I have always thought it is best for publishers and authors to point as many sales as possible to book vendors. In many cases, I have encouraged clients NOT to have buy buttons. For one thing, it better ensures that a record of the sale gets recorded in the book rankings and sales figures (Nielsen Bookscan, etc). It is also sometimes easier for publishers to let the vendors and wholesalers take care of all of the distribution, as long as the % cut the vendors and wholesalers take still leaves a little bit of the “pie” for the publisher and author. And, for the author’s benefit, going through regular trade vendor channels ensures that they get royalties, which they often don’t if they buy copies from the publisher and then sell copies themselves.
With so many things changing about the book industry, I have come to the conclusion that maybe all of this needs relooking, like so many other parts of the equation. Right now, I am doing something I thought WordStream Publishing would never do; there is a “buy button” on our website, where we are running a 30% special on one of the books as a pseudo experiment. It will be interesting to see if this is seen as undercutting bookstores, if this is seen as helpful to consumers, and if the slices of the profit pie work out better by us doing so.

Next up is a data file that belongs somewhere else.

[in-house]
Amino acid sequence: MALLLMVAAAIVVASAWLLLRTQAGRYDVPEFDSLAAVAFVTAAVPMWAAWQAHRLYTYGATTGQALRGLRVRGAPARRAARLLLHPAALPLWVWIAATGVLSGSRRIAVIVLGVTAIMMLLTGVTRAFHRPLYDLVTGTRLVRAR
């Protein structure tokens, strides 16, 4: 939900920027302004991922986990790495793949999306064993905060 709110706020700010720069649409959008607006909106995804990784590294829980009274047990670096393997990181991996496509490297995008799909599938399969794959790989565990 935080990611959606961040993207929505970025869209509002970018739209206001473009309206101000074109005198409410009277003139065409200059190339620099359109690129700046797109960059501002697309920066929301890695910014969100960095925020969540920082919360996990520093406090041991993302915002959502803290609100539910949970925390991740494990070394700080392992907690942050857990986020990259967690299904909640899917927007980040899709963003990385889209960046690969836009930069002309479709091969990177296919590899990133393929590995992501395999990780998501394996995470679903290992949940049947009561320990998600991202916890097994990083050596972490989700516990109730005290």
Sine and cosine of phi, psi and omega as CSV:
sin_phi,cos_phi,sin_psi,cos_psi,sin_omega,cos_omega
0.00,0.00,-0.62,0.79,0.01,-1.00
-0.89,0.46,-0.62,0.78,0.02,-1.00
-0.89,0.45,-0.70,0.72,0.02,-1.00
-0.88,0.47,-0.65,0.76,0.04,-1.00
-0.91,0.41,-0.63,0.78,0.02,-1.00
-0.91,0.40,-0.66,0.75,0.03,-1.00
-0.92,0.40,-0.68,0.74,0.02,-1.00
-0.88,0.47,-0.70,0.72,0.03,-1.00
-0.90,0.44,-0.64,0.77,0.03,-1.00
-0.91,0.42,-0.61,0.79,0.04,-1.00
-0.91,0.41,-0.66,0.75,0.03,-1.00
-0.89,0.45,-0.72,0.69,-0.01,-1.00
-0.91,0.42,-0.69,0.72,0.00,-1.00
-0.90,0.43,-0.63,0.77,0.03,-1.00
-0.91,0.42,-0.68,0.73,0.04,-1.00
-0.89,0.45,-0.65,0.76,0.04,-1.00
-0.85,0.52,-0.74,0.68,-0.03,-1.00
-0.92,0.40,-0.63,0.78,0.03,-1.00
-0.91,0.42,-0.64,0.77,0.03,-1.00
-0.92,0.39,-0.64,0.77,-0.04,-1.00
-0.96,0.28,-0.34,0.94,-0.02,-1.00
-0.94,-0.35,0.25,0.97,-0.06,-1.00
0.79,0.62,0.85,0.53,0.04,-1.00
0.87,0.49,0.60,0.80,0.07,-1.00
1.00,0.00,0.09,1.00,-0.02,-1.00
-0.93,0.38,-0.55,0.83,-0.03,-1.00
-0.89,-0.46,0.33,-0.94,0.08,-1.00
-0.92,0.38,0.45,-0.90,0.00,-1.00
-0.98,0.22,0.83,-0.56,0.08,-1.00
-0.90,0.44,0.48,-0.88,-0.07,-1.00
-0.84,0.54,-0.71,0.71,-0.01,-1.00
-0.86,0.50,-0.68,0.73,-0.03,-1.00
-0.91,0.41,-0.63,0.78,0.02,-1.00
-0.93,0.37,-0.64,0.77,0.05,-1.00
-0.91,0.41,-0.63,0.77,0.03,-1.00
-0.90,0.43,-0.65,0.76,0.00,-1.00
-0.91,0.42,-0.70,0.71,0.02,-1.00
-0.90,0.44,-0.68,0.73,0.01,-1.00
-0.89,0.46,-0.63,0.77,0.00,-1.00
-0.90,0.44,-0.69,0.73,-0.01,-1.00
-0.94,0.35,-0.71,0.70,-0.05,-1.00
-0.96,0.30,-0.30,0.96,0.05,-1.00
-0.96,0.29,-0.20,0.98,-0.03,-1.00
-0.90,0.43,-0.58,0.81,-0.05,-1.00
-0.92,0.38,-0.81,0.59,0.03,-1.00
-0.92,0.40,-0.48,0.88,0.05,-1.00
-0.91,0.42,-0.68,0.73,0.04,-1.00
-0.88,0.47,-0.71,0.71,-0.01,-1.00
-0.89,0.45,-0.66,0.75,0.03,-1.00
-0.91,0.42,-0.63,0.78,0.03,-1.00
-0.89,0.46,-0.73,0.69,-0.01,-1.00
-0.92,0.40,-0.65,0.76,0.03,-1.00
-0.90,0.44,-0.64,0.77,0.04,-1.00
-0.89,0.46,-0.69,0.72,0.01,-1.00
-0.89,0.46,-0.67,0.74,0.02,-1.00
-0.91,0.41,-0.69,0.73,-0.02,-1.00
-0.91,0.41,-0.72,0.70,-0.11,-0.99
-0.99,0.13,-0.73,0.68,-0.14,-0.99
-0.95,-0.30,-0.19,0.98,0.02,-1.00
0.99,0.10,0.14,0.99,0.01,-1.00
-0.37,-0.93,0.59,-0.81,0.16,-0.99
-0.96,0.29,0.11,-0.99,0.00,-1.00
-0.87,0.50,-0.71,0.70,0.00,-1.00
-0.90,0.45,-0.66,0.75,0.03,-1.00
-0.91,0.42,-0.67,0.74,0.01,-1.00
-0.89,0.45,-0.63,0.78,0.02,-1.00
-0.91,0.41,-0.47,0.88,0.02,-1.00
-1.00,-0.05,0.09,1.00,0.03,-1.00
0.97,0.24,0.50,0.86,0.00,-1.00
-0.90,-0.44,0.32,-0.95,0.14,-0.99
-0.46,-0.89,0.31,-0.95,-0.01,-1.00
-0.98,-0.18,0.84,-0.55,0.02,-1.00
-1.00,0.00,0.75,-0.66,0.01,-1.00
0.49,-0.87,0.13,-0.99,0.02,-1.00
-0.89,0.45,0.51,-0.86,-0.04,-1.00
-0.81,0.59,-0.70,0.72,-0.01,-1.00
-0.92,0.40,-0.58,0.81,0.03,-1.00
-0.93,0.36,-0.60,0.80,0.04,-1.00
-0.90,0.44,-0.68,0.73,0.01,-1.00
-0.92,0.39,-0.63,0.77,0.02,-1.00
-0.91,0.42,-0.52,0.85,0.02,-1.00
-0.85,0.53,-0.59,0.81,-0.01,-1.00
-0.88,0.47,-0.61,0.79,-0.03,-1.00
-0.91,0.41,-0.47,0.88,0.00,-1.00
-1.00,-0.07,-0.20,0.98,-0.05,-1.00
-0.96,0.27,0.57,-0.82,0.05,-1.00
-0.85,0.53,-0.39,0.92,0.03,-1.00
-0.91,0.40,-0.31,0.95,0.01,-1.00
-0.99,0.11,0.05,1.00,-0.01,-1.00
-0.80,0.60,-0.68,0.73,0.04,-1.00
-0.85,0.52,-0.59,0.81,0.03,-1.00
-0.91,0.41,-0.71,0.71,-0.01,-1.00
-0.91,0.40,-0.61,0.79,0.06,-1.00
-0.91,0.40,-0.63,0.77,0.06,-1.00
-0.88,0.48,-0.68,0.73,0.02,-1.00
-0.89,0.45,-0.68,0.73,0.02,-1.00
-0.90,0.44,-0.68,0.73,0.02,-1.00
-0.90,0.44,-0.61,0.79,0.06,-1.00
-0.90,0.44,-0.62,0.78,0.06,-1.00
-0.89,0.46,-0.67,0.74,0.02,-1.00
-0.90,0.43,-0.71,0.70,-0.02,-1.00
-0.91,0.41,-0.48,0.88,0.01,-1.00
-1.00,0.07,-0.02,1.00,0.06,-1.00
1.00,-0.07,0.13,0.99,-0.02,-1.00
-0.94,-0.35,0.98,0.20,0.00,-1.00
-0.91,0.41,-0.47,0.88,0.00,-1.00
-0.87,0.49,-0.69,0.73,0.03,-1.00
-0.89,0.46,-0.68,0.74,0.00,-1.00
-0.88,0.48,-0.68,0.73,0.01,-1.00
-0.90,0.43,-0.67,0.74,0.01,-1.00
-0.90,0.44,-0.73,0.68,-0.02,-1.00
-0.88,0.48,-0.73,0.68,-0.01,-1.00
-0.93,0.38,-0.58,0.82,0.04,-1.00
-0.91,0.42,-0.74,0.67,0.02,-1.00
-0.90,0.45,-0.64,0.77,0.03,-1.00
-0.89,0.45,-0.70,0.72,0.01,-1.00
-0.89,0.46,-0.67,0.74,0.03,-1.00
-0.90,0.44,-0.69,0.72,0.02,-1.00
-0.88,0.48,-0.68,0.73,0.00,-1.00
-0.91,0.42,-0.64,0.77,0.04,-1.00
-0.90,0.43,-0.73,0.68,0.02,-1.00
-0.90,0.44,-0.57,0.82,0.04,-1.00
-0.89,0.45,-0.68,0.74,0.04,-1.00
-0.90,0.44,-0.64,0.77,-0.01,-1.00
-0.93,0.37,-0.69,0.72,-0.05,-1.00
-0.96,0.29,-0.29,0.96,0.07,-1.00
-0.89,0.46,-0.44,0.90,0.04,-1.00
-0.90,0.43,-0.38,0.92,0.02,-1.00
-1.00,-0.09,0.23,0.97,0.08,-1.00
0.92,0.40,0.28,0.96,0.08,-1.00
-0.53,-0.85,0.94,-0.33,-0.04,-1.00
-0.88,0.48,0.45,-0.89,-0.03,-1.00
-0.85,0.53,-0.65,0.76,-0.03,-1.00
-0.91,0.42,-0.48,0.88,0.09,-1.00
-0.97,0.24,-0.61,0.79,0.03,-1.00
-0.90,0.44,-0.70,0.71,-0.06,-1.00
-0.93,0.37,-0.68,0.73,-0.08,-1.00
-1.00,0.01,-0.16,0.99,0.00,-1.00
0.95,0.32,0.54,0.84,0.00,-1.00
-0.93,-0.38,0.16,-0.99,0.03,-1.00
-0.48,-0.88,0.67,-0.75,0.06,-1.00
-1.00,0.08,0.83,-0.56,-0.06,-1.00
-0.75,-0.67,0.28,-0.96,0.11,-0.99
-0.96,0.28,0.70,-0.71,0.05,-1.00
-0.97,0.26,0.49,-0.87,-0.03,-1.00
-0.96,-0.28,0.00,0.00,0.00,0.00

Iraq: Through the Eyes of an American Soldier is on the WordStream Publishing website right now at a special 30% new release discount. We are tacking the sales and marketing of this book in a very nontraditional way, and so far, it seems to be the wise decision. We are focusing on the niche, being very tight with the vendors we choose to give % points to, and working hard to make sure every sale is through nonreturnable channels. Will it work? Will it pay off? I think so.
Here is the buy button link to the special: http://www.wordstreampublishing.com/WordStreamPublishing/Fall_Special.html